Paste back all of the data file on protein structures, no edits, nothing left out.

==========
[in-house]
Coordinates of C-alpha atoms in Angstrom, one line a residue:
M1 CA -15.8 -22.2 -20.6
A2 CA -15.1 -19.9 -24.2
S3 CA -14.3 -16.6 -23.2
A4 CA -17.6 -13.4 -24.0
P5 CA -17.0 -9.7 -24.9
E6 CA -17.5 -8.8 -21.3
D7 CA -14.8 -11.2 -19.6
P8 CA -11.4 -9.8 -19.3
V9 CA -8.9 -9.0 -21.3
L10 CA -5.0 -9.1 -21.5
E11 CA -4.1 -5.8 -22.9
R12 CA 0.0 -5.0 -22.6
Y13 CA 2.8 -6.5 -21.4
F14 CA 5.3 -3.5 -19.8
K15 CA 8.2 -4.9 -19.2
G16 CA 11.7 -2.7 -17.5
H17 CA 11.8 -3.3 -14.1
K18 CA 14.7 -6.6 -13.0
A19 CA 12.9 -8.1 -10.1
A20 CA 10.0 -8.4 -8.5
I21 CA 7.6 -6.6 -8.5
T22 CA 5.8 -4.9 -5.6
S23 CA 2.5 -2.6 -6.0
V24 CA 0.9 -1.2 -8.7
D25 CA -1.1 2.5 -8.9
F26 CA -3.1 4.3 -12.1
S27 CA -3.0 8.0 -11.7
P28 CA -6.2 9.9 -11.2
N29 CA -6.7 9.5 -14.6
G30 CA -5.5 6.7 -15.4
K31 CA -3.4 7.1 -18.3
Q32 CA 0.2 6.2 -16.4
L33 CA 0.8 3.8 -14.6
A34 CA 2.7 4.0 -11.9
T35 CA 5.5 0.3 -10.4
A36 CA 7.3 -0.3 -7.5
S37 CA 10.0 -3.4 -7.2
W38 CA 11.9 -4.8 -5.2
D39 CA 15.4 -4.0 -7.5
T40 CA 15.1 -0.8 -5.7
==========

[in-house]
Coordinates of C-alpha atoms in Angstrom, one line a residue:
M1 CA -15.8 -22.2 -20.6
A2 CA -15.1 -19.9 -24.2
S3 CA -14.3 -16.6 -23.2
A4 CA -17.6 -13.4 -24.0
P5 CA -17.0 -9.7 -24.9
E6 CA -17.5 -8.8 -21.3
D7 CA -14.8 -11.2 -19.6
P8 CA -11.4 -9.8 -19.3
V9 CA -8.9 -9.0 -21.3
L10 CA -5.0 -9.1 -21.5
E11 CA -4.1 -5.8 -22.9
R12 CA 0.0 -5.0 -22.6
Y13 CA 2.8 -6.5 -21.4
F14 CA 5.3 -3.5 -19.8
K15 CA 8.2 -4.9 -19.2
G16 CA 11.7 -2.7 -17.5
H17 CA 11.8 -3.3 -14.1
K18 CA 14.7 -6.6 -13.0
A19 CA 12.9 -8.1 -10.1
A20 CA 10.0 -8.4 -8.5
I21 CA 7.6 -6.6 -8.5
T22 CA 5.8 -4.9 -5.6
S23 CA 2.5 -2.6 -6.0
V24 CA 0.9 -1.2 -8.7
D25 CA -1.1 2.5 -8.9
F26 CA -3.1 4.3 -12.1
S27 CA -3.0 8.0 -11.7
P28 CA -6.2 9.9 -11.2
N29 CA -6.7 9.5 -14.6
G30 CA -5.5 6.7 -15.4
K31 CA -3.4 7.1 -18.3
Q32 CA 0.2 6.2 -16.4
L33 CA 0.8 3.8 -14.6
A34 CA 2.7 4.0 -11.9
T35 CA 5.5 0.3 -10.4
A36 CA 7.3 -0.3 -7.5
S37 CA 10.0 -3.4 -7.2
W38 CA 11.9 -4.8 -5.2
D39 CA 15.4 -4.0 -7.5
T40 CA 15.1 -0.8 -5.7